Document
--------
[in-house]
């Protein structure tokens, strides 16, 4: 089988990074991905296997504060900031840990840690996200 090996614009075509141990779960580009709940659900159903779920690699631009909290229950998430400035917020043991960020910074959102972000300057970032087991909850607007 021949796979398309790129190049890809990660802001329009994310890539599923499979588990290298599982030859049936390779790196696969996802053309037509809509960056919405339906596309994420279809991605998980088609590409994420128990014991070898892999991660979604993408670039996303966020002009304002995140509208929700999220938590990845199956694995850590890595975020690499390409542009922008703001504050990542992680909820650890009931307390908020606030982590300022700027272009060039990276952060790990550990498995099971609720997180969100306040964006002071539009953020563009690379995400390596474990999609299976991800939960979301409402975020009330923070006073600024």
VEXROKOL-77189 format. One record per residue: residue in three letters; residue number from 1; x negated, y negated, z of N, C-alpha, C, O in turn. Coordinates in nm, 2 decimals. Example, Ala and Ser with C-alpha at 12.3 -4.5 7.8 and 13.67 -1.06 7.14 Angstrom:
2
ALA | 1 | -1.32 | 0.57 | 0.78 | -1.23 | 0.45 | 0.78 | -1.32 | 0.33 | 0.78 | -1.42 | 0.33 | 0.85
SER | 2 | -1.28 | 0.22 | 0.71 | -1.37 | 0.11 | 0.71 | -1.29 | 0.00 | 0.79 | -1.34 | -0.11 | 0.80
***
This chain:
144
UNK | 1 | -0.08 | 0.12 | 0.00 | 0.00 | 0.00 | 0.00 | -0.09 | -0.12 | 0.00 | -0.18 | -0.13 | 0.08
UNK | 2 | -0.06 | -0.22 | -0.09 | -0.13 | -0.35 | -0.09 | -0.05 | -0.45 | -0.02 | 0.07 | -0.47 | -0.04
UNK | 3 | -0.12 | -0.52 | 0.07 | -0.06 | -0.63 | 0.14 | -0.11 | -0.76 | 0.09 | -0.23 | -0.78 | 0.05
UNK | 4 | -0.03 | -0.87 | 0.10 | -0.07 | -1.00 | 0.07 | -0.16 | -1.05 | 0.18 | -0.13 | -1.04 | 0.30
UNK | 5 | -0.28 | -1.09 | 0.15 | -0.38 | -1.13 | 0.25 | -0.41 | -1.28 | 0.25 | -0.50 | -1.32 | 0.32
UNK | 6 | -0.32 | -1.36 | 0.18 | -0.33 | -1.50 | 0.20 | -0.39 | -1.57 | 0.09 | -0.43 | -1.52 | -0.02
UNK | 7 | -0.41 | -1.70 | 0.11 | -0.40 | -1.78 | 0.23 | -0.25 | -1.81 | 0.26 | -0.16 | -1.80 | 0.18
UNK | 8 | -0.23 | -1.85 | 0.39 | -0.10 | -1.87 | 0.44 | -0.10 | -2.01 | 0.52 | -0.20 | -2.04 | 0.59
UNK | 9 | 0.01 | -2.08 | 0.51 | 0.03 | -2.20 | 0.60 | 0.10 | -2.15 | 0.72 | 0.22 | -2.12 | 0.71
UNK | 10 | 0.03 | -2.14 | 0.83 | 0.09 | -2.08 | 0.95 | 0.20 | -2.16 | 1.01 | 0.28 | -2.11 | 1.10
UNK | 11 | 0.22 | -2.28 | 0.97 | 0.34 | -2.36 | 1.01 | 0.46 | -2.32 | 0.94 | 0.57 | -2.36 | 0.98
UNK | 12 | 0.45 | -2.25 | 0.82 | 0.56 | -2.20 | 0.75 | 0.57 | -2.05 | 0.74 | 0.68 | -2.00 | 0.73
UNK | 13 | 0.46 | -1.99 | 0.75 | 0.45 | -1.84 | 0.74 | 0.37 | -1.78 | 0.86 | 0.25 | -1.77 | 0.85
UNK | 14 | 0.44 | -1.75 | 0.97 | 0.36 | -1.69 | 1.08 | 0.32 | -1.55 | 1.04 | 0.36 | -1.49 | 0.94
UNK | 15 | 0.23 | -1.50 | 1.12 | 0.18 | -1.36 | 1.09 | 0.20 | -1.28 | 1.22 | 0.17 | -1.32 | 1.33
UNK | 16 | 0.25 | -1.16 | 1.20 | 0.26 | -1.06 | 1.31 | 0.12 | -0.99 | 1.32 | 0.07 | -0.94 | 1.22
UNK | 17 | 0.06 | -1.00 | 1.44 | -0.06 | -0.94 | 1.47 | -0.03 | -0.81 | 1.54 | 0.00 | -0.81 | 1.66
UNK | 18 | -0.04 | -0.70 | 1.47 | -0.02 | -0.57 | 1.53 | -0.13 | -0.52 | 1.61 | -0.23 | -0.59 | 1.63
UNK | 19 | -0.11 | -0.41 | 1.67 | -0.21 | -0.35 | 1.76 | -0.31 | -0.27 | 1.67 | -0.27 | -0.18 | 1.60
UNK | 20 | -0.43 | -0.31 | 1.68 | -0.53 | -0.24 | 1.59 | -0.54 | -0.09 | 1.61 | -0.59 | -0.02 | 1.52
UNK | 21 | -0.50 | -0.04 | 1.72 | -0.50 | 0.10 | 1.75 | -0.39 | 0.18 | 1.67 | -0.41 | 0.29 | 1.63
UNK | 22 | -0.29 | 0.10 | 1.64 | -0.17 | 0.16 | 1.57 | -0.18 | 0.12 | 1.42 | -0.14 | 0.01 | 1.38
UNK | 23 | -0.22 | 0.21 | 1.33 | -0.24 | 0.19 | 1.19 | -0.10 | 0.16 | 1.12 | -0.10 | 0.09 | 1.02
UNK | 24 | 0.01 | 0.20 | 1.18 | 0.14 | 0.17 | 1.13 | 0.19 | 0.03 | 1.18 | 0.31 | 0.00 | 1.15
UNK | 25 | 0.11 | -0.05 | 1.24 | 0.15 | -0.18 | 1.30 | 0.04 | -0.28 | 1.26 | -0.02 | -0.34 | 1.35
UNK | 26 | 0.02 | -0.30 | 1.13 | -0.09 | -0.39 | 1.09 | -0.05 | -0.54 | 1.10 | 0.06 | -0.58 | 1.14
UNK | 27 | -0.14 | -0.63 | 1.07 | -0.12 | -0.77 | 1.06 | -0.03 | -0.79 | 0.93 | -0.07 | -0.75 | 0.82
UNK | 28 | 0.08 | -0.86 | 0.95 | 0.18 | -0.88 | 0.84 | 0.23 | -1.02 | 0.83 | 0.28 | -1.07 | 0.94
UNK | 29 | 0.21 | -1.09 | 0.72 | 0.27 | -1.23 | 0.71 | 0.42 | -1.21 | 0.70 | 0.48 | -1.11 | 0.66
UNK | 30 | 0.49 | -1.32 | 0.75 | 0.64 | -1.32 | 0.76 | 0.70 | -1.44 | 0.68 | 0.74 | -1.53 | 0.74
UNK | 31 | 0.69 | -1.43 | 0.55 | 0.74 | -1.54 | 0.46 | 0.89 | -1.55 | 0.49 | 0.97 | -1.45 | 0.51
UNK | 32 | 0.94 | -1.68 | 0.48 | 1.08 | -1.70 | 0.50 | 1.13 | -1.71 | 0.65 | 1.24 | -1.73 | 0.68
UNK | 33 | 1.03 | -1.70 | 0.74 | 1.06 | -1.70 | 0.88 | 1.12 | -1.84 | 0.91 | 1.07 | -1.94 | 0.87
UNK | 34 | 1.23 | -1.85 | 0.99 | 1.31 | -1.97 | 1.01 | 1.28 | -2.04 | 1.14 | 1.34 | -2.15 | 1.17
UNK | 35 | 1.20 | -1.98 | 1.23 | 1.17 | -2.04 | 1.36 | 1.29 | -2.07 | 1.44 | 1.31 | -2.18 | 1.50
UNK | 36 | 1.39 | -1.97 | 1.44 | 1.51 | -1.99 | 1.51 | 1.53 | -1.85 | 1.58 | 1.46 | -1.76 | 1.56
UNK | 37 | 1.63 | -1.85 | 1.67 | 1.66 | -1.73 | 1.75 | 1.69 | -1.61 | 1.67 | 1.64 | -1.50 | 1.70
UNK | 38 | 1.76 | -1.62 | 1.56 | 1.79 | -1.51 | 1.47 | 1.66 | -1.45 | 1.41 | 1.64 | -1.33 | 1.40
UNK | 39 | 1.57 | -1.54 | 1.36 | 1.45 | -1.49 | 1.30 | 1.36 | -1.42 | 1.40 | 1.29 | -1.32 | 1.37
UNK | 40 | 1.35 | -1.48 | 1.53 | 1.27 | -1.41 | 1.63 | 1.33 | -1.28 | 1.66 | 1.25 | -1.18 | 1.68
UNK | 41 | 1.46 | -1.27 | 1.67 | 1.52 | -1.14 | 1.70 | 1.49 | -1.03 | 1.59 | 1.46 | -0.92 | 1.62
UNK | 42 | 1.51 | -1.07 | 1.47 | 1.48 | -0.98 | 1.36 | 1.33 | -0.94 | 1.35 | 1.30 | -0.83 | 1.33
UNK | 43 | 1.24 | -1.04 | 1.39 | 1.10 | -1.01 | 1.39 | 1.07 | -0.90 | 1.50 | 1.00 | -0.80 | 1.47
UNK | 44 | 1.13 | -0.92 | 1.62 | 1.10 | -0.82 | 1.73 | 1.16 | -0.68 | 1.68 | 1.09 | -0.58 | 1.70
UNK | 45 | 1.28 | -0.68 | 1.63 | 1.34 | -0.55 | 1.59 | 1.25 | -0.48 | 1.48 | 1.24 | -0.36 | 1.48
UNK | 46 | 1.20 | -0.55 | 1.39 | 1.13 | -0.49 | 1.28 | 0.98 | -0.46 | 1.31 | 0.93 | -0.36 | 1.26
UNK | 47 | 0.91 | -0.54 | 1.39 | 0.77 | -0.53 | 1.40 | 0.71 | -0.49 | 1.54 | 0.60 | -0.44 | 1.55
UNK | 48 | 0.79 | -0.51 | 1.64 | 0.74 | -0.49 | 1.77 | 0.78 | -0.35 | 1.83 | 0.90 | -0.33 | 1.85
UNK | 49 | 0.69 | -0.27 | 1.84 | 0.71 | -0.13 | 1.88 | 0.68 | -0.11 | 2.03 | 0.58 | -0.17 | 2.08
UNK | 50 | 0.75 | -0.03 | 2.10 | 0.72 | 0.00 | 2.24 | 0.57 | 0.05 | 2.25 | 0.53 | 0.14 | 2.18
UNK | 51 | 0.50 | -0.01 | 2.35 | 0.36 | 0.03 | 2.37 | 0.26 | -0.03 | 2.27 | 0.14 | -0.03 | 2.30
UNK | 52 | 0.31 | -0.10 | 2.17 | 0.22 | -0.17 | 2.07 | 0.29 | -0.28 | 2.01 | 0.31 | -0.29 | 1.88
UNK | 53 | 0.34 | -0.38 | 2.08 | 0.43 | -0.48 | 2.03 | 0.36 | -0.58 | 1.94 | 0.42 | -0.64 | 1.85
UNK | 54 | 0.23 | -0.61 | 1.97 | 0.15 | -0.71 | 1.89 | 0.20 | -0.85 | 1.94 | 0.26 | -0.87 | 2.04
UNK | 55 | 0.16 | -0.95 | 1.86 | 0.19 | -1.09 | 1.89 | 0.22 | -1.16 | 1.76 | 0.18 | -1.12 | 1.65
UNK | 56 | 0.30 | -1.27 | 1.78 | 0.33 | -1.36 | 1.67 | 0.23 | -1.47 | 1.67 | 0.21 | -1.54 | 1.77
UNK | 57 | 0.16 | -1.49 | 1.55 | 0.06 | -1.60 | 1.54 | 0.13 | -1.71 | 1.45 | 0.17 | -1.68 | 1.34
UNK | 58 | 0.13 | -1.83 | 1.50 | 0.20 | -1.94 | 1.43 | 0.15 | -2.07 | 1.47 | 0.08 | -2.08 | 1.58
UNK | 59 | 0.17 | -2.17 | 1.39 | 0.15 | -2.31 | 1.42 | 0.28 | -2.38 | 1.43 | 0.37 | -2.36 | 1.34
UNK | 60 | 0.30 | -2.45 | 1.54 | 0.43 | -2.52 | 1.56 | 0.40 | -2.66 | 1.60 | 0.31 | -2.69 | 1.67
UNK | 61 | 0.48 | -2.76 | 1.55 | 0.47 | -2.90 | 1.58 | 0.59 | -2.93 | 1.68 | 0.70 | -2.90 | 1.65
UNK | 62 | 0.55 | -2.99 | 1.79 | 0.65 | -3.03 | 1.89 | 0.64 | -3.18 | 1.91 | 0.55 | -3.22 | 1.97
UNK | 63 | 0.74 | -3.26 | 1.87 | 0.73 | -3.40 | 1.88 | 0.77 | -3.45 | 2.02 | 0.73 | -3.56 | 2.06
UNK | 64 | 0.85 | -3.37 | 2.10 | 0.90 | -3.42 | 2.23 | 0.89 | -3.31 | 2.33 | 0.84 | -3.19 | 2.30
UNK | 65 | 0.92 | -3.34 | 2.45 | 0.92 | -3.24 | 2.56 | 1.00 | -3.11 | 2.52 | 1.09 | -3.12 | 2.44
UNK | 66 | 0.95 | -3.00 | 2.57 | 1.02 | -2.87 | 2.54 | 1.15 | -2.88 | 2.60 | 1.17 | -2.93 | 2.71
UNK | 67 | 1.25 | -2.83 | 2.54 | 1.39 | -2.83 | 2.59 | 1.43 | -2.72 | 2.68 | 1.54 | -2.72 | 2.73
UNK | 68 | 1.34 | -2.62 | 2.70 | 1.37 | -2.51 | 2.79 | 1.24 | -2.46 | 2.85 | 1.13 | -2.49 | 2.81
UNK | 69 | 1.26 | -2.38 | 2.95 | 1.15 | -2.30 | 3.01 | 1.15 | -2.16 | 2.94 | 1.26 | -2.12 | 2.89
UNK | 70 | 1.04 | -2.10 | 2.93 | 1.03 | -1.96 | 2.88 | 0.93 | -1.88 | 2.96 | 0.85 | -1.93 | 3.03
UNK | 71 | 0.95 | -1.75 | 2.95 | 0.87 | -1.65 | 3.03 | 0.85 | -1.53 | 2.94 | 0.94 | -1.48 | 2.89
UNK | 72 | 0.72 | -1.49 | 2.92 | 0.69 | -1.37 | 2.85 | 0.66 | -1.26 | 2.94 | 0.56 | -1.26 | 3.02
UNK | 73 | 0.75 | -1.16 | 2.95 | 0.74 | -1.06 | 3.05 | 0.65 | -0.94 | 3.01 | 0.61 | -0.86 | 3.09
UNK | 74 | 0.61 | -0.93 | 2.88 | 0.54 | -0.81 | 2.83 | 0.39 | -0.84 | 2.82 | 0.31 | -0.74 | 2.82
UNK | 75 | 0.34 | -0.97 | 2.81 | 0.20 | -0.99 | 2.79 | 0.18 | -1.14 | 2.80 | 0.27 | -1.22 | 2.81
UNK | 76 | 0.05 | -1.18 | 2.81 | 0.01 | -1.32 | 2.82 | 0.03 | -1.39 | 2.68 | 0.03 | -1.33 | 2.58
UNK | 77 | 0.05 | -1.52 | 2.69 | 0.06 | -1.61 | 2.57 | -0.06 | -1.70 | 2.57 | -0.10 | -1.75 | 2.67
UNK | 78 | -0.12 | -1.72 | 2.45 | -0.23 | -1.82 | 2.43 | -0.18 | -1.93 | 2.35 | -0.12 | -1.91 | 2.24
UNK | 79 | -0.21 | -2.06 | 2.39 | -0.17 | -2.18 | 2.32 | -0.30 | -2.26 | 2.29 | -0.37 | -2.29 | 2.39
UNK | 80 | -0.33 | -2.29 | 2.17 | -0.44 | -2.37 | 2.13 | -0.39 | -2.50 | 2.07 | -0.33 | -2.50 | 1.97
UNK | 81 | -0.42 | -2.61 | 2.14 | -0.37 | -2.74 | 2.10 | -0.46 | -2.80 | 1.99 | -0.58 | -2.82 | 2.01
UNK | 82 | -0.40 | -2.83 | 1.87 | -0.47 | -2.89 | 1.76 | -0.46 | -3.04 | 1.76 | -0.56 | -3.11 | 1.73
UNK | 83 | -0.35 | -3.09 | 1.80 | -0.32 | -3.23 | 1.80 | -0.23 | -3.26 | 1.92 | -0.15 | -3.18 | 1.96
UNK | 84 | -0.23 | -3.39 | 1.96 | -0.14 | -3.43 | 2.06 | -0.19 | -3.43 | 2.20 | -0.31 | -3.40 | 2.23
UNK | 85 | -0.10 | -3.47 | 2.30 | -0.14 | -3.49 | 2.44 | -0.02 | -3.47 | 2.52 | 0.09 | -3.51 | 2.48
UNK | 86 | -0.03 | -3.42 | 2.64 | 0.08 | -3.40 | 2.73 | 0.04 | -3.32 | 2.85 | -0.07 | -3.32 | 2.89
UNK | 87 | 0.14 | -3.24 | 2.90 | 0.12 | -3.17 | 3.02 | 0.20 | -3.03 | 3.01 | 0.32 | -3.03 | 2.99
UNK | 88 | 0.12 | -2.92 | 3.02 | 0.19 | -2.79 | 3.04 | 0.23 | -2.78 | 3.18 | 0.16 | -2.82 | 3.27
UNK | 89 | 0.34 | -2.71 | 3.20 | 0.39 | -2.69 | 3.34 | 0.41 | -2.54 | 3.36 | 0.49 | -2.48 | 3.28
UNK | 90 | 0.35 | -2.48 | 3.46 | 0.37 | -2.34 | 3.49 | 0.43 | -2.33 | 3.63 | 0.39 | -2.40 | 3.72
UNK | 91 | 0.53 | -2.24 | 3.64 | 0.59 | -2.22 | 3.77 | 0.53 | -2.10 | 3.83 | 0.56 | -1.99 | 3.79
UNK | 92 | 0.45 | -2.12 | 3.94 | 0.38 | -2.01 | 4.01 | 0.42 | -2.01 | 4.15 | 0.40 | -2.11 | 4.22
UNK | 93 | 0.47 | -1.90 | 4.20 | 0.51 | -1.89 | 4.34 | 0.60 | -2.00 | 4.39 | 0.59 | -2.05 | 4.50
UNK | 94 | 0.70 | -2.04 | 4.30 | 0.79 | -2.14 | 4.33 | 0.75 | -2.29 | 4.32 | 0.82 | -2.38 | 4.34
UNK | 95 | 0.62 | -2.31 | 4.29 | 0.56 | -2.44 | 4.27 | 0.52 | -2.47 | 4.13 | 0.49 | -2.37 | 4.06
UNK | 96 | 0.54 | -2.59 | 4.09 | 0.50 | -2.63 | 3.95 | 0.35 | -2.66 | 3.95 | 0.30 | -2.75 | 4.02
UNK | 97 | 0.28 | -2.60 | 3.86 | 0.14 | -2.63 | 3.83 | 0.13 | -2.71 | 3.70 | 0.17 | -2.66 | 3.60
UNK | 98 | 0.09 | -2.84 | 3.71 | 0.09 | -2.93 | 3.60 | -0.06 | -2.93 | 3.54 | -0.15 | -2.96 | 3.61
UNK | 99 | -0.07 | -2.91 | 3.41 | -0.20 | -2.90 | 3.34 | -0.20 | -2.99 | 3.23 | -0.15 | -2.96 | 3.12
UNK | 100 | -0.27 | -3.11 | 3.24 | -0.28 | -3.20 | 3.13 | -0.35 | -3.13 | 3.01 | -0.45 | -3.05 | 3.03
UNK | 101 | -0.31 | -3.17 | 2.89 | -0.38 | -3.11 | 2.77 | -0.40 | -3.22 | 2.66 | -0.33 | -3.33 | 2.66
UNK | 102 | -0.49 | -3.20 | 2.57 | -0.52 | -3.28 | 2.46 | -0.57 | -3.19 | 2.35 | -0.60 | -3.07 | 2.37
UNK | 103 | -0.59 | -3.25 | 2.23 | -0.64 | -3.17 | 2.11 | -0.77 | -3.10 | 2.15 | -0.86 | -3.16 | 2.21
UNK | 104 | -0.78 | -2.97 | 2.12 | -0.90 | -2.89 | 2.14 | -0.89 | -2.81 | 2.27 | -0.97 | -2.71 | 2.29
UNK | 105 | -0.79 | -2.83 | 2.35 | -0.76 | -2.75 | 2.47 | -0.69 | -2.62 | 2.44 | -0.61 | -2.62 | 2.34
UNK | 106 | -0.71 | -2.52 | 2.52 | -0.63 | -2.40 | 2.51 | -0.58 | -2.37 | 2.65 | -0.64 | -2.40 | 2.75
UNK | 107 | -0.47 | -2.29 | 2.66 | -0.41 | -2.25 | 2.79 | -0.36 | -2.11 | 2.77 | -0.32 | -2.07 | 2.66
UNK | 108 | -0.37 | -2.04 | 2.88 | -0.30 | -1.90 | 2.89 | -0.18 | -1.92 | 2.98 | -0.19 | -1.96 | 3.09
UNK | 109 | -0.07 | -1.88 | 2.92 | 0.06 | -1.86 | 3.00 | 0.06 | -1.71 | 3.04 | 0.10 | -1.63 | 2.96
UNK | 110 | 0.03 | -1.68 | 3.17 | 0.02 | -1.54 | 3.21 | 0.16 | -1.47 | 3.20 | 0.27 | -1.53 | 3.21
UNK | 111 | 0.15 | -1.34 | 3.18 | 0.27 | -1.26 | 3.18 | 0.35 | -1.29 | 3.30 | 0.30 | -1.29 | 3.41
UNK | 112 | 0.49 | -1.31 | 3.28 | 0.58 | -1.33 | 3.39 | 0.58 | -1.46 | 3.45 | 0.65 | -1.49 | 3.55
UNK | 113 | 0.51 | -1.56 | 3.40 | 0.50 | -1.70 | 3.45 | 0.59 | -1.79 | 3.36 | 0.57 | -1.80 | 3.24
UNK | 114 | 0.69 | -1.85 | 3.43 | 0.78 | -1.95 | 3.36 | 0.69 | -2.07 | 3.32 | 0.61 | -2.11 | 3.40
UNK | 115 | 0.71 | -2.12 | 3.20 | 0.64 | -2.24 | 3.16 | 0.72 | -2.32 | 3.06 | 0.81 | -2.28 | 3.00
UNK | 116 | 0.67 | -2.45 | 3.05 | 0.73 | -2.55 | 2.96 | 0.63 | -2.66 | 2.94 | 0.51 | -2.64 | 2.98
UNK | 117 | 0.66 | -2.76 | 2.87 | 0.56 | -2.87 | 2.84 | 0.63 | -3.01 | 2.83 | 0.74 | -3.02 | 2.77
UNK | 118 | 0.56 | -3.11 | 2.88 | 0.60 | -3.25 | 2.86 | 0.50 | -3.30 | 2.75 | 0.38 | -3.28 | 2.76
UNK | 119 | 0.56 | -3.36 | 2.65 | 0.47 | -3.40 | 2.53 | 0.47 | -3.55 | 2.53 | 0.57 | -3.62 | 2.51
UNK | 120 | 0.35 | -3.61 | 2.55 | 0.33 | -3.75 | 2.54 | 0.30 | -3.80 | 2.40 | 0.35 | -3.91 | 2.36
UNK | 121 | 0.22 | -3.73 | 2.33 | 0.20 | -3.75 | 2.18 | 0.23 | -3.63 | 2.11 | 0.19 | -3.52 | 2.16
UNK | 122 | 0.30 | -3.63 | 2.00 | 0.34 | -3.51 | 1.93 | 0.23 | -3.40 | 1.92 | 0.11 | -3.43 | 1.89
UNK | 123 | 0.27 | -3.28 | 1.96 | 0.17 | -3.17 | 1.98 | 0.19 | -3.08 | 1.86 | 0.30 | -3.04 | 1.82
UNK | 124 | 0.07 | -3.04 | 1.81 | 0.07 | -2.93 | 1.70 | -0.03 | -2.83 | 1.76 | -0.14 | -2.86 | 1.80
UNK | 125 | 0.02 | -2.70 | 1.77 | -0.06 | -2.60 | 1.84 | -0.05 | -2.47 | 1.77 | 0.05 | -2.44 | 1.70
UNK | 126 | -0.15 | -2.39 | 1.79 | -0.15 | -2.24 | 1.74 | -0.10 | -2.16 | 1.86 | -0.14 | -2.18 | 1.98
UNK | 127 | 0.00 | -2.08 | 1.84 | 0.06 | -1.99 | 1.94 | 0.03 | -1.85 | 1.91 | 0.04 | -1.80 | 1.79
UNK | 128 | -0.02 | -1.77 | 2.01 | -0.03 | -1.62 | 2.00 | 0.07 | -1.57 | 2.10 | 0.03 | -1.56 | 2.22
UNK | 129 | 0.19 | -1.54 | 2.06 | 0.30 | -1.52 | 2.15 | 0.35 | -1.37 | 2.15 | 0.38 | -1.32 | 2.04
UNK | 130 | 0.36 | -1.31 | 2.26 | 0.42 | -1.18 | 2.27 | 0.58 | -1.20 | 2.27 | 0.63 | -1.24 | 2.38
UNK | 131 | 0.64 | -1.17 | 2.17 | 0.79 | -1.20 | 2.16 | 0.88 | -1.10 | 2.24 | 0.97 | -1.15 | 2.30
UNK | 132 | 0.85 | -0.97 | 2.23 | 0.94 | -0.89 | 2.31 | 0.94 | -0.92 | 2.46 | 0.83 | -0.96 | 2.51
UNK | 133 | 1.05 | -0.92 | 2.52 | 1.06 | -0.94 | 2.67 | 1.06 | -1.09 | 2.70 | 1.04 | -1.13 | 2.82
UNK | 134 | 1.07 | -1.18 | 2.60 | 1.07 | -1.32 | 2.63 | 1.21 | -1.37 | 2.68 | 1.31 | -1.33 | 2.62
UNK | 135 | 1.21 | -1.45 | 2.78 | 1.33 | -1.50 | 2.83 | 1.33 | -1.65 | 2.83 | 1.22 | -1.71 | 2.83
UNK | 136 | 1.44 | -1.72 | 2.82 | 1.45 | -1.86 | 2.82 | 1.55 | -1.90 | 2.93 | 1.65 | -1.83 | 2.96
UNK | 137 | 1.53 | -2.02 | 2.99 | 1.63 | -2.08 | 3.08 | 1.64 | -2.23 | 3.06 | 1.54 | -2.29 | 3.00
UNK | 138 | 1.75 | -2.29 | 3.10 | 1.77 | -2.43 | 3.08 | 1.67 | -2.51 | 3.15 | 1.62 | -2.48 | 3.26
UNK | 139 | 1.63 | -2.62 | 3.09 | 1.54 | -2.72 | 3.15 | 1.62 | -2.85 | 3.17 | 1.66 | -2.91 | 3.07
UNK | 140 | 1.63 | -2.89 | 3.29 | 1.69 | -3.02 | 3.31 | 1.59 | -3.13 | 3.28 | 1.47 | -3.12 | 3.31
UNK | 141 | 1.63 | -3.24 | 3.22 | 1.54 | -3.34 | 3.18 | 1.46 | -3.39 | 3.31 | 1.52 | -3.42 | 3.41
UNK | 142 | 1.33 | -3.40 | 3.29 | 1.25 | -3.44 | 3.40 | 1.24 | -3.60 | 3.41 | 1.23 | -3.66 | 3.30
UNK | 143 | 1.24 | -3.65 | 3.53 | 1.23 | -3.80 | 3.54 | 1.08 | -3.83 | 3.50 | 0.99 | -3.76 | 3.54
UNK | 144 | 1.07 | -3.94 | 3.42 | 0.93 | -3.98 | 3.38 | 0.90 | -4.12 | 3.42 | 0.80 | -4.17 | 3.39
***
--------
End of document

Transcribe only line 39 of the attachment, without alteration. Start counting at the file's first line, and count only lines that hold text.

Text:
UNK | 30 | 0.49 | -1.32 | 0.75 | 0.64 | -1.32 | 0.76 | 0.70 | -1.44 | 0.68 | 0.74 | -1.53 | 0.74